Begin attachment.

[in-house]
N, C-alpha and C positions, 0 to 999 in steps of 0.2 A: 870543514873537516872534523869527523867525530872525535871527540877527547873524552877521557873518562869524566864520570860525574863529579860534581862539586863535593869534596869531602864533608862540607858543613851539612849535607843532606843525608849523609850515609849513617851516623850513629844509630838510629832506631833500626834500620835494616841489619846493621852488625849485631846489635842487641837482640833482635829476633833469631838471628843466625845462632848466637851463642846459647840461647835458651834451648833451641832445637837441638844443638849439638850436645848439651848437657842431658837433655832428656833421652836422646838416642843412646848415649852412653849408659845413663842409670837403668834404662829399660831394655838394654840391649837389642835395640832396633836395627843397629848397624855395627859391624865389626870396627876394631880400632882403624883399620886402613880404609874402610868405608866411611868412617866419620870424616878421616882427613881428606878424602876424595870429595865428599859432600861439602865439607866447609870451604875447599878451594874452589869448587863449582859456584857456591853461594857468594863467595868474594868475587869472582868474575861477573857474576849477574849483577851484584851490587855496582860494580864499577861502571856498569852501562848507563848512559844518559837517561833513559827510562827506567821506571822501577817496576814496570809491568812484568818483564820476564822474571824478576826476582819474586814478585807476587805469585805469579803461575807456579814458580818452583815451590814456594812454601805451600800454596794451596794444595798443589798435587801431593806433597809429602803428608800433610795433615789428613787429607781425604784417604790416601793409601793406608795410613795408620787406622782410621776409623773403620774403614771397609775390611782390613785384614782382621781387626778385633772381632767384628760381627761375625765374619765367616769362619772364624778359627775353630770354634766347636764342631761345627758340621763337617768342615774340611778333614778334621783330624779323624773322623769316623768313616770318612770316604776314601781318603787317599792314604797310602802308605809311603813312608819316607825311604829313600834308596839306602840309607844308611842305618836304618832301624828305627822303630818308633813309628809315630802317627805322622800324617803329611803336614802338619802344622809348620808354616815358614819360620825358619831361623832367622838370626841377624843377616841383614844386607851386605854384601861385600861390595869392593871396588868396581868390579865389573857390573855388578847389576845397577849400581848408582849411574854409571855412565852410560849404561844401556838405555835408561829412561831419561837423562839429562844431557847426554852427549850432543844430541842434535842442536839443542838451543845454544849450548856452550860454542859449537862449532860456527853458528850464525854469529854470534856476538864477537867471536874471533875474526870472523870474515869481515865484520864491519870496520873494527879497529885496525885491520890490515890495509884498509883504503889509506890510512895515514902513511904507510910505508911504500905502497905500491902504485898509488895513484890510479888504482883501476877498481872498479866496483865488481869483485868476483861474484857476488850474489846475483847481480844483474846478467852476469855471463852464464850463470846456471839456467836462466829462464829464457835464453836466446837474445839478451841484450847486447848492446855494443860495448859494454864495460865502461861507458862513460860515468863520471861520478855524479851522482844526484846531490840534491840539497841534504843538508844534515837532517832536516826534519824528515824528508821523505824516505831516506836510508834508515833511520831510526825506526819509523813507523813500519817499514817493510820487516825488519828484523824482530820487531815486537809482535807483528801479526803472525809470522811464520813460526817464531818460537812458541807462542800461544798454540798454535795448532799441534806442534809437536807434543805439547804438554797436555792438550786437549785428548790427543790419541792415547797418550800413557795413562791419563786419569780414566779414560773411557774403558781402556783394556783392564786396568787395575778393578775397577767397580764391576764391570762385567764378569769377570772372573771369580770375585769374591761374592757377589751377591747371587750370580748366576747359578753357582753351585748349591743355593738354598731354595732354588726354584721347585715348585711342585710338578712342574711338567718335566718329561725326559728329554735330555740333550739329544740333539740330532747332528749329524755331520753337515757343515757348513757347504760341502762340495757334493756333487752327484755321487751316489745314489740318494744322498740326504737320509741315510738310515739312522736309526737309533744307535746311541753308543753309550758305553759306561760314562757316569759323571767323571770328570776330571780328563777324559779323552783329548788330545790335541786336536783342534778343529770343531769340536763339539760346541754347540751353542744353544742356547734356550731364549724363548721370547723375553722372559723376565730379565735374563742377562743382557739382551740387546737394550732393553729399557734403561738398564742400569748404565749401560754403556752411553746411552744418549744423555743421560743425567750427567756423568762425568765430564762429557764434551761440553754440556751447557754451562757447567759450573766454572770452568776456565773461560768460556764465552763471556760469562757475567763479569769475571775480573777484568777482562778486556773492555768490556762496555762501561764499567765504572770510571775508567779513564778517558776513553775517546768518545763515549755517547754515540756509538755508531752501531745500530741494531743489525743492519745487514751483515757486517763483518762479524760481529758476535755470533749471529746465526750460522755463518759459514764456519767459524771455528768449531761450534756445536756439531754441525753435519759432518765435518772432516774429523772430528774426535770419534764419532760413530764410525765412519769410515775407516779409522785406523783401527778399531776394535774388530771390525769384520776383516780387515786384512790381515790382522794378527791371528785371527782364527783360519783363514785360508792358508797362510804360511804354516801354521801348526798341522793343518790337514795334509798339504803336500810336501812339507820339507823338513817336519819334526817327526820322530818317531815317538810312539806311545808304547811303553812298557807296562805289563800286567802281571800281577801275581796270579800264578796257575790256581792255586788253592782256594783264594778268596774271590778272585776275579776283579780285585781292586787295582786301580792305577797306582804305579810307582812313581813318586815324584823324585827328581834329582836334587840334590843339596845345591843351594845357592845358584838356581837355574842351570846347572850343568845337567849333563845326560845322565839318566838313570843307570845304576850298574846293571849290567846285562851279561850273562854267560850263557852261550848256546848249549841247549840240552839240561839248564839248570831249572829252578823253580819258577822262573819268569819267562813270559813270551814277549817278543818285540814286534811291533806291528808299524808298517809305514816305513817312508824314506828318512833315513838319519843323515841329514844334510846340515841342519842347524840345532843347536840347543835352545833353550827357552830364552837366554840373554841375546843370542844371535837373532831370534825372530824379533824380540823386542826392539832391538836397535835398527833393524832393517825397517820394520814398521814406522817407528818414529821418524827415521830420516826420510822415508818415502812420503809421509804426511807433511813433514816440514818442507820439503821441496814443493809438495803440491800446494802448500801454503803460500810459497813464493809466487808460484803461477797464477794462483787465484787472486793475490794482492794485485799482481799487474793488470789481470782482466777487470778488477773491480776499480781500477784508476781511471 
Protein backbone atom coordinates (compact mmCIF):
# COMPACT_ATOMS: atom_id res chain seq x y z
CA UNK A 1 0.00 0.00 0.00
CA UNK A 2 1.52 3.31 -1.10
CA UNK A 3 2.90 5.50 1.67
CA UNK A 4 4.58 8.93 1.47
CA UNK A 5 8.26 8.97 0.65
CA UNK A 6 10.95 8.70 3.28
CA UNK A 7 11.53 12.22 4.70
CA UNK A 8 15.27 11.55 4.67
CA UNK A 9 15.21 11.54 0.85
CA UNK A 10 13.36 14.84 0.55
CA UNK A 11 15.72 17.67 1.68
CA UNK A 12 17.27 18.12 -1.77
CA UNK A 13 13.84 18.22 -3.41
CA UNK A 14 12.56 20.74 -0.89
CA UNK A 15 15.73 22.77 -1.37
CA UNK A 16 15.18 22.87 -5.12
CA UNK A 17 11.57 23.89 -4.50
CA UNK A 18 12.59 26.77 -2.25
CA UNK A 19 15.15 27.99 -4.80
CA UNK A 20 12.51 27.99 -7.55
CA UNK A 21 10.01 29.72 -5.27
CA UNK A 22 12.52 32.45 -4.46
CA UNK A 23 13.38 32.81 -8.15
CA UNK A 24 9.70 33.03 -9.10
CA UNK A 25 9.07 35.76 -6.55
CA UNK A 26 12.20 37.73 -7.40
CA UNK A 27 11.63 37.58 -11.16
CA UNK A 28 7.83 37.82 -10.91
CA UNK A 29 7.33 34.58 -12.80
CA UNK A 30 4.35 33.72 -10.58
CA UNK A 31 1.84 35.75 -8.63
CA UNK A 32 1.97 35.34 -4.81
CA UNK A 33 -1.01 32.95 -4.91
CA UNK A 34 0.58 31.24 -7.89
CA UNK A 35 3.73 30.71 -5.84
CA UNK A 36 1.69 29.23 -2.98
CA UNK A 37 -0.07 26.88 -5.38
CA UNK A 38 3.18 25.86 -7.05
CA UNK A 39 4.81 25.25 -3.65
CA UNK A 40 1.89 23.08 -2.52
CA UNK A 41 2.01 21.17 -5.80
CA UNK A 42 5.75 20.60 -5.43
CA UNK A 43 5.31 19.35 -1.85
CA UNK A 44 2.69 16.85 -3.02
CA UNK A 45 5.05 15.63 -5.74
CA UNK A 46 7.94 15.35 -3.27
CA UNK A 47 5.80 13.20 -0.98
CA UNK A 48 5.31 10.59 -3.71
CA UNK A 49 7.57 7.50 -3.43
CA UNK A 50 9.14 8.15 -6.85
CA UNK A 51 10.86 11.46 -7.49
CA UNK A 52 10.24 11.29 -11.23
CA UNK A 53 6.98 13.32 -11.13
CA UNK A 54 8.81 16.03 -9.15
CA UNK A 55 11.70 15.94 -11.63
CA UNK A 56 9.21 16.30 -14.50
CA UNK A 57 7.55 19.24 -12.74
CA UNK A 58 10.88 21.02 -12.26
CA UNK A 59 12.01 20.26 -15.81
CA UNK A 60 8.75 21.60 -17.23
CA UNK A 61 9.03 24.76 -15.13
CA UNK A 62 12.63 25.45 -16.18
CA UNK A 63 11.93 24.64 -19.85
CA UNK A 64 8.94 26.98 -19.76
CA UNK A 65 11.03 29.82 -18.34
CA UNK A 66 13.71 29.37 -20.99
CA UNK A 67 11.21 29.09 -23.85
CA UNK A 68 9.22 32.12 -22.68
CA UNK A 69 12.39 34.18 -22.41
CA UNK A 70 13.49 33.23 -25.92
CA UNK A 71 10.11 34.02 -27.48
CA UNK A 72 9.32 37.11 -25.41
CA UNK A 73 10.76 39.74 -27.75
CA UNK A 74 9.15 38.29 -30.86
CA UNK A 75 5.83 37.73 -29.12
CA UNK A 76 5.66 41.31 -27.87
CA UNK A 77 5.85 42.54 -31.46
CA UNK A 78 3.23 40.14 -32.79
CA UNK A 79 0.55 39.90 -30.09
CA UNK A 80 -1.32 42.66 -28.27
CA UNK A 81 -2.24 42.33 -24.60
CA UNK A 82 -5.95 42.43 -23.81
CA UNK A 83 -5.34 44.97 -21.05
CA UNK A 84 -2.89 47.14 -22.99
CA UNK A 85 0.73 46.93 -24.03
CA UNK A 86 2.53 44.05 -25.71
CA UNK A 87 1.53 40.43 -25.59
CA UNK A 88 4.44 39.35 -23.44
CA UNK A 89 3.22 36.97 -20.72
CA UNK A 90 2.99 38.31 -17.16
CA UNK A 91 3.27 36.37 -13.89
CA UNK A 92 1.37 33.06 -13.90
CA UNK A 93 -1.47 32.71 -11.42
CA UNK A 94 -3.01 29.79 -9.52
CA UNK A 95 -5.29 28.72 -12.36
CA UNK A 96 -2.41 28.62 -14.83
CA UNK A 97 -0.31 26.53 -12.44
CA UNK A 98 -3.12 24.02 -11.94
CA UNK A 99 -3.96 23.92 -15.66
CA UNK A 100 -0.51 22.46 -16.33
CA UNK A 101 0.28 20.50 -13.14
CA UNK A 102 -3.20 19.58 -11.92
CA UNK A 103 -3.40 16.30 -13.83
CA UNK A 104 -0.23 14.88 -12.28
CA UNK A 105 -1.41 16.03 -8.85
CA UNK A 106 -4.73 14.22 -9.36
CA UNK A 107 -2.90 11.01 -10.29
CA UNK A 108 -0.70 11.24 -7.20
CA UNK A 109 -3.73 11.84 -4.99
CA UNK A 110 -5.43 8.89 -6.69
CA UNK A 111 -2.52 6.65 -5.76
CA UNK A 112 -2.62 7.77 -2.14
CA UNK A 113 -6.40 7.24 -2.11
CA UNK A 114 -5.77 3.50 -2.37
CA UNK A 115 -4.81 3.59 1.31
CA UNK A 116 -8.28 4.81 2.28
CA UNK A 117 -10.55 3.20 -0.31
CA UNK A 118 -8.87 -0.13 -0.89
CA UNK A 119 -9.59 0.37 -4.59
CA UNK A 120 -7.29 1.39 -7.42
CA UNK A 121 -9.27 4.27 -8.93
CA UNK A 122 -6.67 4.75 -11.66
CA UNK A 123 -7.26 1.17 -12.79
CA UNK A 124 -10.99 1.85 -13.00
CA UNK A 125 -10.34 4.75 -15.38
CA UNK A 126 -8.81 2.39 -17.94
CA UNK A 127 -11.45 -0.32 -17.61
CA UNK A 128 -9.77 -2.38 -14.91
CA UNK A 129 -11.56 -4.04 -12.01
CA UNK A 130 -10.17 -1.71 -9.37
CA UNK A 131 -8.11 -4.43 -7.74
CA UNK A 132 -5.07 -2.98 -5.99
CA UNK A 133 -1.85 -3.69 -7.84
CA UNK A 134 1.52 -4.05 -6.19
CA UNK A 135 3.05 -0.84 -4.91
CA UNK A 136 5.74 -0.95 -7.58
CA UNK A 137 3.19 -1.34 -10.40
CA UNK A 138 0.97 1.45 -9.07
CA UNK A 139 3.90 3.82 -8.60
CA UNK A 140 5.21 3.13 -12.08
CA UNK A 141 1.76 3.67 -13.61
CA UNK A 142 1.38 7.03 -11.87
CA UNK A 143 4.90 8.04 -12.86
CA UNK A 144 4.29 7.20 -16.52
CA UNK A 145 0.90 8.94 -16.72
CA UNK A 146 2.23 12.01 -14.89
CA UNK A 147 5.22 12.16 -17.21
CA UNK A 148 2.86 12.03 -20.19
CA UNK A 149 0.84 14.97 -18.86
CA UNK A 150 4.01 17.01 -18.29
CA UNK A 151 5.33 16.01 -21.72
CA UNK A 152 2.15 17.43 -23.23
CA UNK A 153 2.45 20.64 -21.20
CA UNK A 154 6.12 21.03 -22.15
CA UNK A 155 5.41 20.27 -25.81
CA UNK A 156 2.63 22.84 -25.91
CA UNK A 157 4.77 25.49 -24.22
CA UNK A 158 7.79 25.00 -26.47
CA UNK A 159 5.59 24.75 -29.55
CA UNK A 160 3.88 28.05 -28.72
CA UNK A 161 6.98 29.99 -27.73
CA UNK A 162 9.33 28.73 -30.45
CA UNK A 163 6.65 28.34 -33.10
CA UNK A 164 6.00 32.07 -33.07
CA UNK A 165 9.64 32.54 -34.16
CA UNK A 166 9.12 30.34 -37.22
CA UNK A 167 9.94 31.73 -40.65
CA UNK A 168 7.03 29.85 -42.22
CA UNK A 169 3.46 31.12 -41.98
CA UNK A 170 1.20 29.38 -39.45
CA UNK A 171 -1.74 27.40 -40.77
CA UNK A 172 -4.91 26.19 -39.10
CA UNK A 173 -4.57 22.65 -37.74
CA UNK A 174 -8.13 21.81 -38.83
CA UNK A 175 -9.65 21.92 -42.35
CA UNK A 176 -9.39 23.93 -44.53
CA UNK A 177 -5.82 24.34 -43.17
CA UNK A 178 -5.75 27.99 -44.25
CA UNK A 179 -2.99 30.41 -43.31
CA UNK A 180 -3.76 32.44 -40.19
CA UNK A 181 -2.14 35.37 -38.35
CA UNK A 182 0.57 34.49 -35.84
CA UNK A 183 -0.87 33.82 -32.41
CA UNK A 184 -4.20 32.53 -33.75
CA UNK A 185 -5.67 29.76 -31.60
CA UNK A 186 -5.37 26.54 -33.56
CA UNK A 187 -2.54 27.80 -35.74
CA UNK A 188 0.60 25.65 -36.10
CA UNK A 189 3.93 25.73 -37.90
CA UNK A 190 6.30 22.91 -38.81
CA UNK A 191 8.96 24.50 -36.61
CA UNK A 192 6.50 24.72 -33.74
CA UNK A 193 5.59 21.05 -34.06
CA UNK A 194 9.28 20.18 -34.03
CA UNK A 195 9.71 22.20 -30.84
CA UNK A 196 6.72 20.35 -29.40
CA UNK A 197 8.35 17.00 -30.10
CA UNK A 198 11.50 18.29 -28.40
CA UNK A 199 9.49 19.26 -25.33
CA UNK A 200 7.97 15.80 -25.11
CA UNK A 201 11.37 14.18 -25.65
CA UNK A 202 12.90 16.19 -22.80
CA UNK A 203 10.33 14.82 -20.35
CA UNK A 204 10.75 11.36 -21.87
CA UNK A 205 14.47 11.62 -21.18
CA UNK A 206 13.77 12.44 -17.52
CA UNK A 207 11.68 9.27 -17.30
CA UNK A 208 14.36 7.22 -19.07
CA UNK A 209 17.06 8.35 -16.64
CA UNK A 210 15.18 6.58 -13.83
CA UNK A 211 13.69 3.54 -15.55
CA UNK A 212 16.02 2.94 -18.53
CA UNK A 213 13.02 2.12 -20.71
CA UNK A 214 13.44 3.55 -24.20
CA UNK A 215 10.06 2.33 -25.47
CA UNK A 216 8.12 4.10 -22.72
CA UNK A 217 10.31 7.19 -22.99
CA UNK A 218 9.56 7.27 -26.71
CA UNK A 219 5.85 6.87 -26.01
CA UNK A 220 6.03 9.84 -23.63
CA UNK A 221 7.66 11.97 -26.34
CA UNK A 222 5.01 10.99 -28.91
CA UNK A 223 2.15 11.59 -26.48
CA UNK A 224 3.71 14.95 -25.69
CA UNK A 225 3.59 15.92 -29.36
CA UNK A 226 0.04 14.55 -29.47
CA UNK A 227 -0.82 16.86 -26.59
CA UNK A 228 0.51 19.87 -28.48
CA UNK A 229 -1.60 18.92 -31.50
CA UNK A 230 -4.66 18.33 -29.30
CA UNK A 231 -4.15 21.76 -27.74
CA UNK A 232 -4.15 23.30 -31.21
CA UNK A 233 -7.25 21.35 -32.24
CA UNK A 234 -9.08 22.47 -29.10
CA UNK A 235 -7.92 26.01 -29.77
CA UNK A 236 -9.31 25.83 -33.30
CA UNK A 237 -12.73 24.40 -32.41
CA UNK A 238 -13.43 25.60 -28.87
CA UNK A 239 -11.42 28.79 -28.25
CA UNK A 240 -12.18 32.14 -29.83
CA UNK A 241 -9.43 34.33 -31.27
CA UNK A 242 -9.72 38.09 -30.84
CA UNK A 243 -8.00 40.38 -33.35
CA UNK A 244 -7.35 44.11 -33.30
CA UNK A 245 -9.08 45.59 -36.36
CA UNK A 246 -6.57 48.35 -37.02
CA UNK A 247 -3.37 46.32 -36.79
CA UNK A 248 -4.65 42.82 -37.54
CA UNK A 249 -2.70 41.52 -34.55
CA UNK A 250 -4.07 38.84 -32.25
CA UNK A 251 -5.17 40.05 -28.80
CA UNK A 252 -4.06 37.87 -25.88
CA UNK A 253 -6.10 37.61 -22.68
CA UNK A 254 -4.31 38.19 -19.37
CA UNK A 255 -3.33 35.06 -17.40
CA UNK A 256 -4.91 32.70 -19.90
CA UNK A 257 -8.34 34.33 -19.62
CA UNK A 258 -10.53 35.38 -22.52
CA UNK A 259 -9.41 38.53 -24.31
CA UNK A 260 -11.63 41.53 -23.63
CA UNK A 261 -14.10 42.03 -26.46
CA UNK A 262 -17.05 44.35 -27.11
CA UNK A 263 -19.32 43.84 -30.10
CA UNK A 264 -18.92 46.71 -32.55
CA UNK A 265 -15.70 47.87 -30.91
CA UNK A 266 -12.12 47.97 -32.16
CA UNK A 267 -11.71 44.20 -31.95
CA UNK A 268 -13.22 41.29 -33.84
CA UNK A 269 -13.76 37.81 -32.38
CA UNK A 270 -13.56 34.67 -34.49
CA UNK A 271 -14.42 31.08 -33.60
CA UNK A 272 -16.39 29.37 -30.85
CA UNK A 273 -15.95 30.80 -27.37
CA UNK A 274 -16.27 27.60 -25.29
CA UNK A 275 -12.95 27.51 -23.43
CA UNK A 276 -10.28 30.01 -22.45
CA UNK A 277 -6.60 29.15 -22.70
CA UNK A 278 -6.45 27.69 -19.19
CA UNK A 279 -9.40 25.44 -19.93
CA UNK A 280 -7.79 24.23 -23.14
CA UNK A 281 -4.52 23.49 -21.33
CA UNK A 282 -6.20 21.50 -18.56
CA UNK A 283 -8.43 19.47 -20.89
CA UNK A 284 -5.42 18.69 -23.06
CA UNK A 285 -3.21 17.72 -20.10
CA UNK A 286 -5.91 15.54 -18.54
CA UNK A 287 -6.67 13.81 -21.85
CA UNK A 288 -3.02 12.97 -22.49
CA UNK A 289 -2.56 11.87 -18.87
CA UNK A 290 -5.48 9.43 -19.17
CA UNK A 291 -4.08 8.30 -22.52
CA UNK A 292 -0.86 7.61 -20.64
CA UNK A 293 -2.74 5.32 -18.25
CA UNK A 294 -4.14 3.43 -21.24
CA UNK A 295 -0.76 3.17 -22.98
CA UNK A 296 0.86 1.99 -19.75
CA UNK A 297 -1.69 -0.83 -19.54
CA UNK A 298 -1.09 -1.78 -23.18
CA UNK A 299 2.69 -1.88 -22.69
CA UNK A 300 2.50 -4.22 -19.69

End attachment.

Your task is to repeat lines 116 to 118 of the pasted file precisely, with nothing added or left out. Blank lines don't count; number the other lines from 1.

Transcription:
CA UNK A 112 -2.62 7.77 -2.14
CA UNK A 113 -6.40 7.24 -2.11
CA UNK A 114 -5.77 3.50 -2.37